Tiger Leaping Gorge, China

Photo credits - hectorgarcia

Photo credits - hectorgarcia

If you want one heck of a great Chinese adventure, then head for the Tiger Leaping Gorge, where you can hike and see some fantastic landscapes, in one of the world’s deepest river canyons. About 15km in length, the gorge is named after a legendary tiger jumped across the gorge to escape from a hunter. No small feat considering at its narrowest point, it is still 25 metres wide! The trail, called the “High Road” (pun intended, I think), is slightly narrow but well-maintained and has accommodation stops along the way. You can also walk closer to the river along the lower road, which gives you that gorge valley feel and more frequent water views, but at times the trail is unstable and far less safe. The gorge area is not safe for hiking in the summer rainy season.

Overland Track, Australia

Photo credits - rickmccharles

Photo credits - rickmccharles

Covering the most beautiful 65km of all of Australia, the Overland Track in Tazmania is a must-do if you visit this southerly island. From Cradle Mountain to Lake St Clair is a natural wonder, and along the way you’ll see some of Tazmania’s tallest mountains topped off with gorgeous waterfalls. The walk also has a reputation for excellent sighting of the island’s unique ecosystems. Fairly challenging but well worthwhile – similar to other trails in the area, be sure to book ahead and be sure to respect the path, leaving everything as you found it.

Pamir Mountains, Tajikistan

Photo credits - acordova

Photo credits - acordova

Tajikistan seems to be heading away from the off-the-beaten path, but it’s still a chore to reach. Believe it or not, though, the gorgeous and unspoilt Pamir Mountains offer hiking and walks to suit all levels of fitness. You’ll need inexpensive permits to access the trails and given the remote nature of the area, you’ll want to bring all necessary equipment and be well versed in mountain safety. Gharm Chasma and Julandee are good bases to explore the region, and don’t forget your camera!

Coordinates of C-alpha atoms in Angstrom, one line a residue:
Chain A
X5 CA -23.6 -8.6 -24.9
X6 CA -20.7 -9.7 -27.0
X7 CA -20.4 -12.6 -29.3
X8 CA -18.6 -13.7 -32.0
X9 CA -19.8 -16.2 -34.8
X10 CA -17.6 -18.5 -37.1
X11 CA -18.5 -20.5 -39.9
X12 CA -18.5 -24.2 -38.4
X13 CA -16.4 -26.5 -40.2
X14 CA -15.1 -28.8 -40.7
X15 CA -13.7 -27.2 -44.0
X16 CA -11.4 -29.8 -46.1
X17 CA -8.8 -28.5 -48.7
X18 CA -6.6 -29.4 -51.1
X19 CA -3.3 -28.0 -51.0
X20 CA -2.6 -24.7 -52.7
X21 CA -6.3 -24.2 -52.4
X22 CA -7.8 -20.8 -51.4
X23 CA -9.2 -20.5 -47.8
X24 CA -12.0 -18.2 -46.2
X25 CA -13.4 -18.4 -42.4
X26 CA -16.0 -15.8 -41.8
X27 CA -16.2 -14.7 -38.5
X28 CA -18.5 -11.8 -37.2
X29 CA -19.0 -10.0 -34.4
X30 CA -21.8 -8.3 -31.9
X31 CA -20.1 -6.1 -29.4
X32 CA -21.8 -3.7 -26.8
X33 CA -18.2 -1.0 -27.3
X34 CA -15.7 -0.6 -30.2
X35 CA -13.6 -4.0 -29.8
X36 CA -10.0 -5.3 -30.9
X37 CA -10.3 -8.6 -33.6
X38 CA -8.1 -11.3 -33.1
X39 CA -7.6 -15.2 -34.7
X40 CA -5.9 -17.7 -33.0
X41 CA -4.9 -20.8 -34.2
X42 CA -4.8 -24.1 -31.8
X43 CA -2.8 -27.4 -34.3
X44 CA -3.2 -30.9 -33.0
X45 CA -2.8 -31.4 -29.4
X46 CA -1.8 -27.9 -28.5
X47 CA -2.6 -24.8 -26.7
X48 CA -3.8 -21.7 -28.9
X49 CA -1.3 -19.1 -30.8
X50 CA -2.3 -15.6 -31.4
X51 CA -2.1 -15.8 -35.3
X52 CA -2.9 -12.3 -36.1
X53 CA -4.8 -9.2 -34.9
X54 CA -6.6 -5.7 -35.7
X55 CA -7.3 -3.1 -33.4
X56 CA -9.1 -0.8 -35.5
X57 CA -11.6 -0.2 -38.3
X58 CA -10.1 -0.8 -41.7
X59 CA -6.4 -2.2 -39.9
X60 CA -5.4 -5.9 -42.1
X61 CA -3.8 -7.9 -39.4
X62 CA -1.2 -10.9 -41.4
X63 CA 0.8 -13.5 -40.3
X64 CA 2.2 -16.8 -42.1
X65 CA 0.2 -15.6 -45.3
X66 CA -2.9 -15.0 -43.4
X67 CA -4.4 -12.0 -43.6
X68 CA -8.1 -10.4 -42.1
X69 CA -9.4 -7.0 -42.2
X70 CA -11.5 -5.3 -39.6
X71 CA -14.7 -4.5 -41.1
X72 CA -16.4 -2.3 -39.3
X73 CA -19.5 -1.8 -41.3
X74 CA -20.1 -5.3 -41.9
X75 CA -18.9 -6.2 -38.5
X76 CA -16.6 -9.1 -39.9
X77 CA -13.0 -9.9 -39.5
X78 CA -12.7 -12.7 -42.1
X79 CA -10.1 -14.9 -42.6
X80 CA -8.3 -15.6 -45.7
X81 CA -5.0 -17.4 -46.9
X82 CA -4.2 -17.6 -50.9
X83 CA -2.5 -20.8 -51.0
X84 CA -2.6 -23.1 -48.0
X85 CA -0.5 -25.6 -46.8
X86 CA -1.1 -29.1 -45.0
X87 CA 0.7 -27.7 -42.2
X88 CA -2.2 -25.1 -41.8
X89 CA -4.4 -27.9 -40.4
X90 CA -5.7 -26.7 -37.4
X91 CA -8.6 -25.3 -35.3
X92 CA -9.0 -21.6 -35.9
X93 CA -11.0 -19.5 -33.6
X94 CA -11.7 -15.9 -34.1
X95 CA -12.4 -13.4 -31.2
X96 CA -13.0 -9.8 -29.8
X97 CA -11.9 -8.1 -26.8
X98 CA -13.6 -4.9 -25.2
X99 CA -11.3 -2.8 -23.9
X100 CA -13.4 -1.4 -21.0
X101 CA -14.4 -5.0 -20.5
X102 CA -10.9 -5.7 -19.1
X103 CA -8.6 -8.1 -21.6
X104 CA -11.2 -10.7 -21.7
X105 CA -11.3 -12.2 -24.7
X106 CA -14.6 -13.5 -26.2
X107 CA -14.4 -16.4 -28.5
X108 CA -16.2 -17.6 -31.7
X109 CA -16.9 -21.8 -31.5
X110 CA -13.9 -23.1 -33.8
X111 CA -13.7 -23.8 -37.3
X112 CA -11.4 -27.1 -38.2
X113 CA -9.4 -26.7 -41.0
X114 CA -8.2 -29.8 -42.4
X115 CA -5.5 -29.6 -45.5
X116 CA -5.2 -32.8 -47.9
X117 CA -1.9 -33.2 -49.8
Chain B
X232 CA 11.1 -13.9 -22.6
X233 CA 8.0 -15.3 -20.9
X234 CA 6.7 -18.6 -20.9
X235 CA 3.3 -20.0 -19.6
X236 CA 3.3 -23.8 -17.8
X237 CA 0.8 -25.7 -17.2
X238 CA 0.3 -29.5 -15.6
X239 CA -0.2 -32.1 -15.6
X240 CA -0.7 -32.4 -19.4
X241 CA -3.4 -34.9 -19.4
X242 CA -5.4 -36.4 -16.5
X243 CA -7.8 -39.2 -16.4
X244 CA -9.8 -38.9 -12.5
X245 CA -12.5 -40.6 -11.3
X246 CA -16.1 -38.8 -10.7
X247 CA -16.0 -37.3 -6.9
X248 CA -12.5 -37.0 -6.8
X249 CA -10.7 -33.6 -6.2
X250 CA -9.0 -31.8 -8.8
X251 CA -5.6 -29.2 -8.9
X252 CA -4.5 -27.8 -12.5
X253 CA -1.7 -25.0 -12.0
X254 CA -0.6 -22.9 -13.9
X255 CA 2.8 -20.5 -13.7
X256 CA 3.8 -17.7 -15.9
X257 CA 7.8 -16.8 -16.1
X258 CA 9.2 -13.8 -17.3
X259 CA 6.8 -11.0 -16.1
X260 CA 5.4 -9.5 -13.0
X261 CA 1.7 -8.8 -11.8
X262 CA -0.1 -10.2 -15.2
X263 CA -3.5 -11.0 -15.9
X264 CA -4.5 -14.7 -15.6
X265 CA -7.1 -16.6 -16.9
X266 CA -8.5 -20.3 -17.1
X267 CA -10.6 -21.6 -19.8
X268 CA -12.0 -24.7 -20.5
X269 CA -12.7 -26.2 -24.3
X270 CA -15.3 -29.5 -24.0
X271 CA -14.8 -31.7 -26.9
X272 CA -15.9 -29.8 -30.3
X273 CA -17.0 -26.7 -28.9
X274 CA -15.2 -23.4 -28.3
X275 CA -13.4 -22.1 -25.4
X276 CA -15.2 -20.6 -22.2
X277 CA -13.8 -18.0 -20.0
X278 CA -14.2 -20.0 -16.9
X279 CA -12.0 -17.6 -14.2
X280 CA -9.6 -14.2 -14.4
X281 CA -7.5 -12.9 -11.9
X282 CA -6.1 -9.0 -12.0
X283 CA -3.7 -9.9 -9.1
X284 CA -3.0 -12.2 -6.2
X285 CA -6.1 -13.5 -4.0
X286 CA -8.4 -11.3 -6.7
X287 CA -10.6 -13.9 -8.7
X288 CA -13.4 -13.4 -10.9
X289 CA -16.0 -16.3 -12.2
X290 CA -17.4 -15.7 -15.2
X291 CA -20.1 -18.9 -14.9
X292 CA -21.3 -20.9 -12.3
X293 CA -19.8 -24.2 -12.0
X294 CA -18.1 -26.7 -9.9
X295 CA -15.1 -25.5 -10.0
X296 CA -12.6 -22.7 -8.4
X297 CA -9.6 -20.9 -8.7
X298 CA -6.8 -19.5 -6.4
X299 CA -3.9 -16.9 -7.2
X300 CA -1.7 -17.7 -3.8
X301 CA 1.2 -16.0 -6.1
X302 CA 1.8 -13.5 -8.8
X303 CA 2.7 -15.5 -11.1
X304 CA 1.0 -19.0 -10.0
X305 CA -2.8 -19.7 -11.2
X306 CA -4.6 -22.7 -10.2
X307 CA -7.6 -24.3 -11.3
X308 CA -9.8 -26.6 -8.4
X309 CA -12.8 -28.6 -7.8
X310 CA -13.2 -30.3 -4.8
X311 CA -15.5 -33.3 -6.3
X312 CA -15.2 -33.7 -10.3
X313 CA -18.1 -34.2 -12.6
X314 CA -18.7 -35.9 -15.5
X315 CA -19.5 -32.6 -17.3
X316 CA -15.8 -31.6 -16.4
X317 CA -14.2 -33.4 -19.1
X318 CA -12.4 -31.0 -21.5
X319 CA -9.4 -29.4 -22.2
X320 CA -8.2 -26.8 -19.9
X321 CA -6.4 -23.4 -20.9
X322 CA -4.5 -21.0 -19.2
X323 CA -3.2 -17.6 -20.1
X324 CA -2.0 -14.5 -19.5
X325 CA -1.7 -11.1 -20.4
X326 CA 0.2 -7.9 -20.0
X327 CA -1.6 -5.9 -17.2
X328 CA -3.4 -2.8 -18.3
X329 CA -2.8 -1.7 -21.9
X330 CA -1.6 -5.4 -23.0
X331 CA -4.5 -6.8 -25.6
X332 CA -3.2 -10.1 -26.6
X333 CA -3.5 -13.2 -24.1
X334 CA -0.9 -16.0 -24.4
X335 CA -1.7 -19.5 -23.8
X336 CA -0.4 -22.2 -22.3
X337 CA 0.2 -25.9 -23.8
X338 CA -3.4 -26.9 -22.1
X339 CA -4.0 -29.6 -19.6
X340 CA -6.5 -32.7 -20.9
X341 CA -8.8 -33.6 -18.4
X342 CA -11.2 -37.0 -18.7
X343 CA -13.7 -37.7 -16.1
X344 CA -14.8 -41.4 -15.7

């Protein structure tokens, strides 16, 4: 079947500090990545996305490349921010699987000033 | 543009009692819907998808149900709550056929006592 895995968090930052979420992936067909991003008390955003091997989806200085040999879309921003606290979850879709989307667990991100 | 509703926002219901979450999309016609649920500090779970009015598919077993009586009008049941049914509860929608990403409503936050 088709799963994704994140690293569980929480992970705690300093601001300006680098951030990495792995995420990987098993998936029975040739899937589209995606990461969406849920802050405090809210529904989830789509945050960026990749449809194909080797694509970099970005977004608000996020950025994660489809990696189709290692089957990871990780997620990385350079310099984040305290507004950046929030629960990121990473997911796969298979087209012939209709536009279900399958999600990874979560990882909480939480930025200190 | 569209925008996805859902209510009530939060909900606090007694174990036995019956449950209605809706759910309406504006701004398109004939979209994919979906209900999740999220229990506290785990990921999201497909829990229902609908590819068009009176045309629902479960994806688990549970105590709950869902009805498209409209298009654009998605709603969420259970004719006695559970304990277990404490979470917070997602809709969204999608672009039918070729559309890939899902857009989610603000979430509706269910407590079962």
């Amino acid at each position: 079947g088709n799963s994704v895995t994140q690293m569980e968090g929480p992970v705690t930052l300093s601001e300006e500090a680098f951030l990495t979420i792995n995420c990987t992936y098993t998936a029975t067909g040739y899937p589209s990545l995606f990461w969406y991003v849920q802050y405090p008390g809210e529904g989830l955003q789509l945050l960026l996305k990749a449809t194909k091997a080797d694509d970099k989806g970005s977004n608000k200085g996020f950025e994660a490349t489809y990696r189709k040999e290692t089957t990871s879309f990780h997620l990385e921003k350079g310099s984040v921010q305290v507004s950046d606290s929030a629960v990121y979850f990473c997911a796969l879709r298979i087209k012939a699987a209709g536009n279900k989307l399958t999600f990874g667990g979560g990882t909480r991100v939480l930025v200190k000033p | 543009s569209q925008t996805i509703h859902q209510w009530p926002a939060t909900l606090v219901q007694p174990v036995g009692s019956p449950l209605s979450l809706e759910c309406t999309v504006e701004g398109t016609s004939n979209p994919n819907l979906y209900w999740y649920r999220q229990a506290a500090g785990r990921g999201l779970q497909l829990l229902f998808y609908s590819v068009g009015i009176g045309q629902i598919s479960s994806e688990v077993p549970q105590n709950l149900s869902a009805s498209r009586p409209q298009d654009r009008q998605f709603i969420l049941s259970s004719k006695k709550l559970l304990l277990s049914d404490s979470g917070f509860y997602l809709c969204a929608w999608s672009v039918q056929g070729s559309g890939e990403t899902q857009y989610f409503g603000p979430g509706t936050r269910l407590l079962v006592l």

Mount Fuji, Japan

Photo credits - molas

Photo credits - molas

There’s a saying that goes something like ‘you’re wise to climb Mount Fuji once, but a fool to climb it twice.’ Within easy reach of Tokyo, Mount Fuji looks like a formidable climb but hikers of all ages and experience have climbed it without issue. The best times of year to climb are July-August, which provide the best weather and much of the snow has melted. Having said that, the route is still quite mucky, so good footwear is needed. Sunrise at the top of Mount Fuji is a surreal experience comparable with few others; to do this you’ll need to start the climb in the afternoon the day before, then spend the night in a hut along the way. This is a popular option; there are plenty of huts along the trail and the whole system is reasonably tourist-friendly. Just remember, though, when you reach the base after you’ve finished, you’ll still have a couple of hours of transport before you get back to your accommodation (if staying in Tokyo) – it makes for a long trip.

And don’t miss…

If these hikes strike your fancy, don’t miss our previous articles on hiking hotspots such as the Kamchatka Peninsula in Russia, Tibet – Roof of the World, or Papua New Giunea.

Remember, you should always well-research your route, accommodation requirements, equipment needs, and fitness level required before you depart. Travel safe!

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About the Author. Andy Hayes. Andy Hayes is a freelance travel writer and photographer based in Edinburgh, Scotland. When not crossing the world to have his next Asian travel adventures, he is hitting the walking trails near home. To get in touch or see Andy’s other travelogues, visit his website, Sharing Experiences.